The Face Painter’s Tale
It’s only ten to five, but the Aura Lady is taking down her tent, and Mac the Crystal Guy is counting out the day’s profits and getting ready to lock up his cash box. The past life regressionist checks her watch obsessively. It’s always seemed funny to Susan that the fortune teller and the past life regressionist wear watches. Why do they care what time it is now?
Susan’s in no hurry for closing time. Just the opposite. She’s already homesick for this tiny, foggy ocean town she’s going to leave tomorrow, and she’d like to spin this day out as long as she can.
And there’s always one straggler wandering in, oblivious, just as the tents are coming down. The Aura Lady glares and the palm reader sighs, but Susan smiles at this last customer: a young woman in a purple parka, carrying a sleeping baby across her chest in one of those kangaroo-like pouches.
Susan’s no fortune teller, but all it takes is one look at the woman’s face, at the rip in the sleeve of her parka, to know she’s been shopping for the week’s groceries, counting out food stamps. Her car’s that rusted-out Oldsmobile in the corner of the parking lot, a car seat in the back that she bought at Goodwill, the gas tank hovering on empty, just enough to get home on. She hadn’t realized there was a psychic fair in the Safeway lot this weekend. But now that she’s here, she can’t resist. It’s always the people who can’t afford it who pay to have their fortunes told, their auras read. Nothing to hope for but long shots.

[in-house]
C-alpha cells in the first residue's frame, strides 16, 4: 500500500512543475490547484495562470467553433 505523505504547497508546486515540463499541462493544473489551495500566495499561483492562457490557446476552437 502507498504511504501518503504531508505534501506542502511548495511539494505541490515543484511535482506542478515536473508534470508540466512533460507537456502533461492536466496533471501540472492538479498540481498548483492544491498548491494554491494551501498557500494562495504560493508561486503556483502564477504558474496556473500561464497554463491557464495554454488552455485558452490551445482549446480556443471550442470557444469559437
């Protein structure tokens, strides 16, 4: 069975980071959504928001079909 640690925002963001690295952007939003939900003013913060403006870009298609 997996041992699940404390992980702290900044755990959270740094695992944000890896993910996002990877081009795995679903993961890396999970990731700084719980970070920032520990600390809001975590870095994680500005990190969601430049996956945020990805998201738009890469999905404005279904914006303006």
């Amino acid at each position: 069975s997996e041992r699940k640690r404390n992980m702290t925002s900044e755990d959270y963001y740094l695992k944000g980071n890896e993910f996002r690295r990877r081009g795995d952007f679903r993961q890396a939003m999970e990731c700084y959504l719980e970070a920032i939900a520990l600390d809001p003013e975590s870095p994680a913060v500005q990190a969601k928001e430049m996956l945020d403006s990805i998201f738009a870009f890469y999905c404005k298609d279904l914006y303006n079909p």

The woman hands over a crumpled five-dollar bill. “Is this enough?” she asks. She’s got one of those husky, cigarette voices. Or maybe—Susan cocks an ear and leans in—it’s not a cigarette voice but an on-the-verge-of-tears voice. At first Susan thinks the woman wants her own face painted, but she lifts the baby out of its pouch, and there’s something in the way she hands it over—like she’s giving the baby away as a present—that gives Susan a chill. She was just reading about a midwestern state—she can’t remember which one—that had to rewrite its Safe Haven Law, a law that let desperate parents drop off babies they couldn’t care for at hospitals, because the law had neglected to specify a cut-off age, and people began dropping off not just newborns but nine- and ten-year-olds, even teenagers.
Susan’s been with the psychic fair more years than she cares to count, and she’s known for a long time that it attracts desperate people, people who’ve come to the end of rational solutions to their problems.